To find the movers and shakers in your genre then I cannot recommend Twitters advanced search enough. Use it to find those with similar interests and large followings, take the time to read, share and comment on their threads (make sure you add to the conversation, going on the thread and posting “followmefollowmefollowme” will get you nowhere except maybe blocked) and before you know it you’ll be growing like a weed.
Twitter lists are also a great way to find people who are relevant. If you find one author or publisher, you can see if they have a list of people who write in a similar genre or are trying to reach the same audience as you. Once you find that list, you have access to potentially unlimited people to follow and engage with.
Lastly the most obvious tool, hashtags. I’m still not wonderful at hashtags, but when I do remember to use them, I get far more engagement as I’m able to reach a wider audience.
It should go without saying that you need to post good content. Constantly posting about your book might be tempting (believe me I know) but people will only follow you if you post something that interests them. If you post engaging and interesting content sprinkled with the occasional “look I wrote a Book” post then you’re far more likely to grow an audience that’s interested in what you write. When they see you’ve got a book, they are far more likely to say “Gosh, more of what I already like?” and click the buy button.
Part of posting good content has little to do with the content itself (weird, right?) and more to do with the constancy of your posts. If you post in bursts you’re going to flood people’s feeds, and they are not going to like that, they will unfollow you. If you never post then, they will get bored, and when they have a clear out, you’ll get unfollowed. So not only do you have to be interesting but you have to find the right balance between too much and too little and be consistent with it.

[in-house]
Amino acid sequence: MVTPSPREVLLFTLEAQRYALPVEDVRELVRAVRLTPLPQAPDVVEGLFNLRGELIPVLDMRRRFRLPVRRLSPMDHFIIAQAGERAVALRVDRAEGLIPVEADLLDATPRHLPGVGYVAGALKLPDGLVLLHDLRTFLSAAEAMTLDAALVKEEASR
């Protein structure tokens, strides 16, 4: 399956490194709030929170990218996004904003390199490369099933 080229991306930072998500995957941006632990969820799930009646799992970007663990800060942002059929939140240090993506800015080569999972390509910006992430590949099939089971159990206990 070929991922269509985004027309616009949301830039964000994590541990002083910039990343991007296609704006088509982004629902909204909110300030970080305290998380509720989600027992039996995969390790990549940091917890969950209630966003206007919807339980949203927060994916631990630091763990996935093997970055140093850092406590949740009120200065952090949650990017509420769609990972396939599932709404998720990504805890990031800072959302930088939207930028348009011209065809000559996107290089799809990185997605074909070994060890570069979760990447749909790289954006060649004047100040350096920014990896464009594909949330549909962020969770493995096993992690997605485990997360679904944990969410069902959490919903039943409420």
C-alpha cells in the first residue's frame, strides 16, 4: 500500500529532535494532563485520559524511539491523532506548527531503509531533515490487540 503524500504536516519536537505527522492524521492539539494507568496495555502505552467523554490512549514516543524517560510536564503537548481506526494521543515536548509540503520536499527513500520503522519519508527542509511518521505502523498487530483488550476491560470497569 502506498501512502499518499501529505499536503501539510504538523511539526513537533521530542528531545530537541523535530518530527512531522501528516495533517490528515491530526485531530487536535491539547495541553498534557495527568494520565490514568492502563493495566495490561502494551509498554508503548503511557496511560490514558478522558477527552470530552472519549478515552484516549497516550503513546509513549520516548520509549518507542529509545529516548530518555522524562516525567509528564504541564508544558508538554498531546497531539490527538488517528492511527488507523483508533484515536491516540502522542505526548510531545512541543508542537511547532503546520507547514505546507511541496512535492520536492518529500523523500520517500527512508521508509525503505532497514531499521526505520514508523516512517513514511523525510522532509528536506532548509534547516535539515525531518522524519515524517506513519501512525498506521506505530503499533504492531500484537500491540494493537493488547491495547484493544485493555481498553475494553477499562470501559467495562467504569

This can take practice, and you may drop a few followers while you’re learning, I know I did, but once you find the right pace for you, chances are they will come back.
Tailor posts to your audience
As I said above a big part of building a following is posting interesting content. Interesting for your audience that is. Stop tweeting about your dinner and start tweeting about what they are interested in.
This is a lot easier than it sounds and you can learn a lot by following others in the same genre as you. Those of them with decent followings will not post about themselves that often, they will post links to interesting articles or even better write interesting articles themselves and share links, they might start a conversation about a trending topic, or discuss another author they like that chances are their audience will like as well.
Make sure you are giving something of value to your audience with your posts. Take this post for example, when I sat down to write it I was about to have my birthday, and I wanted to talk about the awesome way I was planning to celebrate. But let’s face it while I’m excited about my birthday plans chances are you probably are not. Instead, I wrote what is (hopefully) an interesting and informative blog about Twitter You will get much more value from this post than me babbling on about what Chinese food I’m going to order when my friends and I go for dinner.
Although I have still managed to talk about my birthday plans, ha! Take that rules.
You should now have a few ideas that you can test yourself with your Twitter following and see what works for you. I’m still learning about this myself, so I would love to hear what you’ve found that works and what doesn’t.
Katie Marie wrote a Book. A big one and a couple of little ones. Check them out!